As for the upcoming referendum, some of ethnic Latvians could support granting Russian the status of a state language. However, the positive outcome is virtually impossible. For this to happen, you need more than half of all adult citizens to vote "yes", and this is science fiction. The organizers of the referendum should have involved non-citizens in the voting process, should have created a public commission. Then the outcome would be more revealing.
The status of the Russian language for Russian-speaking population in Latvia is not important. Most of them have an excellent command of Latvian. Their attitude to the problem was changed by the outcome of the elections. At the elections the first place was taken by "Harmony Centre", but it was not accepted into the ruling coalition. Despite all the tricks, display of loyalty, language skills and understanding of Latvia's history you will not be accepted anywhere if you are Russian.
Originally the referendum was conceived as a response to the venture of the nationalists to shut down all Russian schools. Initially, "Harmony Center" did not support the idea, but after the election the picture has changed. Russian voters realized that Latvians have occupied everything. This looks like pure apartheid at the ethnic and genetic level. It seems like if you are not Latvian, you cannot be in power.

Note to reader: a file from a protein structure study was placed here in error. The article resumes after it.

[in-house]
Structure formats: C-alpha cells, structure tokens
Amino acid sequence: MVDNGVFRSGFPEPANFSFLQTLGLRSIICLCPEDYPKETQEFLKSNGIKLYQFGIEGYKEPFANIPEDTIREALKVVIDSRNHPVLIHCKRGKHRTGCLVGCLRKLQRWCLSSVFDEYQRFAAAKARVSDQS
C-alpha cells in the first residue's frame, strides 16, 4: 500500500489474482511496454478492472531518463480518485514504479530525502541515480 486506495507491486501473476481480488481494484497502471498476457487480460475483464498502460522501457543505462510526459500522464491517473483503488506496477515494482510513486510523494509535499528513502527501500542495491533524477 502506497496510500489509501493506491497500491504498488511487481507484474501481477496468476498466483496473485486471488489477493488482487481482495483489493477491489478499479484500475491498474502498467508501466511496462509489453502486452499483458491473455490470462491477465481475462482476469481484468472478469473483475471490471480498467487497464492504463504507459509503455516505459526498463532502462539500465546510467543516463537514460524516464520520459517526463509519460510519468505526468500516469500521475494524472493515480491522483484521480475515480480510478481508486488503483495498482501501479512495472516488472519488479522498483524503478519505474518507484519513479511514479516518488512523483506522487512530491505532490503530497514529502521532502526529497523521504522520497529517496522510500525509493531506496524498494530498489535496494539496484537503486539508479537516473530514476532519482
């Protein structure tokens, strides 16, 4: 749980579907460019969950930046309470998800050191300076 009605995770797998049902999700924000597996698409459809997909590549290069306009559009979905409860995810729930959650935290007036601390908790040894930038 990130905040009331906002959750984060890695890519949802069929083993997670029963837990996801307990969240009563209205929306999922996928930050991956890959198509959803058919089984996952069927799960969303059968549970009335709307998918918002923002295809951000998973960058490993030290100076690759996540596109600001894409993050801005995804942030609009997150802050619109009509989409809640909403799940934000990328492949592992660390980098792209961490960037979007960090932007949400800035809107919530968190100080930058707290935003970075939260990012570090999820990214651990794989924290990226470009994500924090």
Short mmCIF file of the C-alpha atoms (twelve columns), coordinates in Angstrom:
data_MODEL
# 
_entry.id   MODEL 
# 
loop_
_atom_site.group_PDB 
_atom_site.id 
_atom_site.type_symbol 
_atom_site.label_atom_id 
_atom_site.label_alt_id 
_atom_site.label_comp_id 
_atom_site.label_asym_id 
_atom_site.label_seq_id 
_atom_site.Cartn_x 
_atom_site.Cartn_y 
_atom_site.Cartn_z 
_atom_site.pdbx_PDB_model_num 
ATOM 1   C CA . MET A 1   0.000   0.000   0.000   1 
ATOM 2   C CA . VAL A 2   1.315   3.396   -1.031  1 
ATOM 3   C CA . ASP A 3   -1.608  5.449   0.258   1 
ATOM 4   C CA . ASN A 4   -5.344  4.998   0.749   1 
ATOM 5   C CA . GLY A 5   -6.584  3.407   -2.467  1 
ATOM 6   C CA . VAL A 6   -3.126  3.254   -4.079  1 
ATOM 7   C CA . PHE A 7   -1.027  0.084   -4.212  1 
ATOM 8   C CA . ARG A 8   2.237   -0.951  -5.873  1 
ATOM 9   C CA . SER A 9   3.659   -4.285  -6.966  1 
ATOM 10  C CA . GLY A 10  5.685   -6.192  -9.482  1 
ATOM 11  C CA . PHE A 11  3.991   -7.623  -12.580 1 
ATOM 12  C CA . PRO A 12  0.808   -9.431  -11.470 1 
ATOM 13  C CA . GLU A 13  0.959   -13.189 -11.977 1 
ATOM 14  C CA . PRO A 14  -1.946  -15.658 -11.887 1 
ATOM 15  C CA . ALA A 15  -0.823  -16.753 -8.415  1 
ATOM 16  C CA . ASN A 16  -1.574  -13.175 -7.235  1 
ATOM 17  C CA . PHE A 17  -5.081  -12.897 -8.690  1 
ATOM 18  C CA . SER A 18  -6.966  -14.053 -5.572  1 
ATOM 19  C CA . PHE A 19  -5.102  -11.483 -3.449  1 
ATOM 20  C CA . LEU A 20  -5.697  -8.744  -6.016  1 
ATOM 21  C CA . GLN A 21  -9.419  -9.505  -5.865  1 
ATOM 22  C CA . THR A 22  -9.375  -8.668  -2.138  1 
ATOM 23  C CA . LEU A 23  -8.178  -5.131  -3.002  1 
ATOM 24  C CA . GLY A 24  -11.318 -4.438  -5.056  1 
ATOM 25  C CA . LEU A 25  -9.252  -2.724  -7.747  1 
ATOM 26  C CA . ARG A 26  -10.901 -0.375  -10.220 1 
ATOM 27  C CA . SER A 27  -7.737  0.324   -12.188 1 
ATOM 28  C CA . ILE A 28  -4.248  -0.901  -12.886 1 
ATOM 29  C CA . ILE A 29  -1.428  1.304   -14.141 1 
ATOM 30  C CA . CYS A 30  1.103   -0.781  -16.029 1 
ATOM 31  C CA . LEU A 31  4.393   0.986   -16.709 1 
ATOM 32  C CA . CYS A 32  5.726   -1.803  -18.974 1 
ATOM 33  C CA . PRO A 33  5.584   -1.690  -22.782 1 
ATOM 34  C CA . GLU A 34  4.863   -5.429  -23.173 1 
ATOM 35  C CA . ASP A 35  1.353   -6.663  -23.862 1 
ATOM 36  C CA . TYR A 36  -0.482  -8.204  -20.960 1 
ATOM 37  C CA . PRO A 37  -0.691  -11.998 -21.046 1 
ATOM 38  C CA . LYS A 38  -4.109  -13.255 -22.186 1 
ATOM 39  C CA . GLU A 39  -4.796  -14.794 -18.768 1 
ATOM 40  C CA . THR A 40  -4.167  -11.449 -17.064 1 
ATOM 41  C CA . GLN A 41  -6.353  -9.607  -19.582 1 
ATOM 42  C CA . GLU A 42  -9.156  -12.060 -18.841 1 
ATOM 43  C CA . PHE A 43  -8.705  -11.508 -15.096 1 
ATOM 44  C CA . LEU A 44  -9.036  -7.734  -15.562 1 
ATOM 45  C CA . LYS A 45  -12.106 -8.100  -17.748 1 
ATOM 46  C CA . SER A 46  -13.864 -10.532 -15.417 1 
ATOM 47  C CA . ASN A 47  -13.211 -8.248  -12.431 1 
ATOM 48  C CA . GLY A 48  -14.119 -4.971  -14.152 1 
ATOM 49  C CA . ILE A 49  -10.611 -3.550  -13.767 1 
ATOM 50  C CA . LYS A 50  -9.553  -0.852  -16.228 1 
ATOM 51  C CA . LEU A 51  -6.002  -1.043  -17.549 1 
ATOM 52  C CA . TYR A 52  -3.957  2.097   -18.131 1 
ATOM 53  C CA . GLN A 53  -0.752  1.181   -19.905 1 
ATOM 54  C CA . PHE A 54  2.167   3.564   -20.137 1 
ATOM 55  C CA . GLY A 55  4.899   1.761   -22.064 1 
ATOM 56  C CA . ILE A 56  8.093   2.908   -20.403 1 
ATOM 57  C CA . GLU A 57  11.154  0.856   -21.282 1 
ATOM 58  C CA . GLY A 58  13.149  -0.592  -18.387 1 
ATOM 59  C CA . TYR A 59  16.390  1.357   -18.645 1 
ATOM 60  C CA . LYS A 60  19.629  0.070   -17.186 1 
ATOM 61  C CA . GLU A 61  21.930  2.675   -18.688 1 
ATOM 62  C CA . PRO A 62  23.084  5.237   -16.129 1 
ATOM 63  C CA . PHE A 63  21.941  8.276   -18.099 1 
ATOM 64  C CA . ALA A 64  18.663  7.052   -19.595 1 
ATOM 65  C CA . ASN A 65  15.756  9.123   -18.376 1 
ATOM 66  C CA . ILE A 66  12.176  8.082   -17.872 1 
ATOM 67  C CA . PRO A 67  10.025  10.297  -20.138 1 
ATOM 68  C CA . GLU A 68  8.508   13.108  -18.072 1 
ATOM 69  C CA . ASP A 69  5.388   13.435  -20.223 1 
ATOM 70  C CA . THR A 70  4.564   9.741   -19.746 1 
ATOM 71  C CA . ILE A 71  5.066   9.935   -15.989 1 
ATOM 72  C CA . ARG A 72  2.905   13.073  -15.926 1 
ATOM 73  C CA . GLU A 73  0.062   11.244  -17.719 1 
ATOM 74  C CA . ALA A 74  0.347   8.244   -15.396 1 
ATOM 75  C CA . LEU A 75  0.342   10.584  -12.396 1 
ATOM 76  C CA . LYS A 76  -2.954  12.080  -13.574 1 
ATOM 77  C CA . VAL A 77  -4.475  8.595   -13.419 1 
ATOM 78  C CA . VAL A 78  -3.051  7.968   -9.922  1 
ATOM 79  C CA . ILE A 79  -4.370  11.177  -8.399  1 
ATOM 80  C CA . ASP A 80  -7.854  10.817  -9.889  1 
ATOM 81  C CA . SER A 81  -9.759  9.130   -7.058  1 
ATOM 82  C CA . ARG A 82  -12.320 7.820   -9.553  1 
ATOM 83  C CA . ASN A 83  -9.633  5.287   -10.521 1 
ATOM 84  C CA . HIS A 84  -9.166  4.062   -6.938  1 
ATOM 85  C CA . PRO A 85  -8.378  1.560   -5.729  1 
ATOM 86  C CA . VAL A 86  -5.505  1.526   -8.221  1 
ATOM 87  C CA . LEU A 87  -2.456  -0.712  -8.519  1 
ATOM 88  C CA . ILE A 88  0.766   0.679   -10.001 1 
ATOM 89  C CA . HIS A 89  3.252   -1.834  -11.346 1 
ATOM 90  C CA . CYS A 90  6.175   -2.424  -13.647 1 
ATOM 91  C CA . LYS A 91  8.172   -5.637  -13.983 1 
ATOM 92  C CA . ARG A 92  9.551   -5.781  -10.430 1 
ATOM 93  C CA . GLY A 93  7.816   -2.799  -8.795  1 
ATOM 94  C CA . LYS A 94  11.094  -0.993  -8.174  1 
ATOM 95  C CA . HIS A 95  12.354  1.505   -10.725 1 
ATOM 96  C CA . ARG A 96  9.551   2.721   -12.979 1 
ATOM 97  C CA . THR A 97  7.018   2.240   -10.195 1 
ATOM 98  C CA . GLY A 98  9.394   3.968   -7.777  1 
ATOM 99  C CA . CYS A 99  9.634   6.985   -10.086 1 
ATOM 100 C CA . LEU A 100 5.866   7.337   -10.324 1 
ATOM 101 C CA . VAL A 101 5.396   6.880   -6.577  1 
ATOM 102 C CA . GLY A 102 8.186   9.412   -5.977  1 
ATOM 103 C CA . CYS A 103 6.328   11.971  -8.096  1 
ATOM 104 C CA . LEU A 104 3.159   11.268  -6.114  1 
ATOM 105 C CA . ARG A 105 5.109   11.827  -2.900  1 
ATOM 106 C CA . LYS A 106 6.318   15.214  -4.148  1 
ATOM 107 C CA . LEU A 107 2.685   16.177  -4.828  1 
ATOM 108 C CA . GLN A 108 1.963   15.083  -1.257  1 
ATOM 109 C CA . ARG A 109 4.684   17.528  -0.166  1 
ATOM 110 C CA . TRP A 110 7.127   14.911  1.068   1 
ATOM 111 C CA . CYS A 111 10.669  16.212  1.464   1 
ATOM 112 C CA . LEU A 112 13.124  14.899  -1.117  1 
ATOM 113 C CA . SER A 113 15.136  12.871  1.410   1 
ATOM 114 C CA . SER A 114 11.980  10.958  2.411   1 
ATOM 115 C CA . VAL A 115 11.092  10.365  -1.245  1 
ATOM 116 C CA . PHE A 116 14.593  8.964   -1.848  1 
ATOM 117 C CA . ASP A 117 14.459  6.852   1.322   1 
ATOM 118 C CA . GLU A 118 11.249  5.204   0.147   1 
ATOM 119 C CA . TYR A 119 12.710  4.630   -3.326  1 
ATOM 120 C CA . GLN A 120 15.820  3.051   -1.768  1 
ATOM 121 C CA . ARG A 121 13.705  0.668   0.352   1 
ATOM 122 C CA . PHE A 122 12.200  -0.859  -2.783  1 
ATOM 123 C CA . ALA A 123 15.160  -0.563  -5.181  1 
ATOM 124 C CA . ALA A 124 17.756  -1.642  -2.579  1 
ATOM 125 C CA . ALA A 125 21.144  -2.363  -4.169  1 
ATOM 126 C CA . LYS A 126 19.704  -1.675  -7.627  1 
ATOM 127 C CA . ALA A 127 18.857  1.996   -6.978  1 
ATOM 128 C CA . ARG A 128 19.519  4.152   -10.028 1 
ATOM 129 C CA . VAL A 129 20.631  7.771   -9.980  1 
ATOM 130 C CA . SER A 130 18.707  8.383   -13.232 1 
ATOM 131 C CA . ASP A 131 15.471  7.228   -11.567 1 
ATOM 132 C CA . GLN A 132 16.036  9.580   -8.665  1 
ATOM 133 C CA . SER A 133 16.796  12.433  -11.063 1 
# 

If we talk about ethnic Latvians, with ordinary people you do not feel their national complexes (although, perhaps, they hide them). The issue is that the West purposefully placed Russophobic elite at the head of Latvia so that the country does not become more pro-Russian. Those who are walking "out of step" in this respect should be cut off from the get go. Many Latvians over 20 years of independence have succumbed to this ideology. They have been brainwashed, they are susceptible to hidden Russophobia.
While Latvia was joining the EU and NATO, while the economy was growing before the crisis, there were certain grounds for such sentiment. Now, the country is going through difficult times. Perhaps, history will teach them that it is not all well in the West, and that they should have a more balanced approach to their neighbors, including Russia. Over time, perhaps, Russophobia will go away, but so far Latvians are highly susceptible to it. "
Read the original in Russian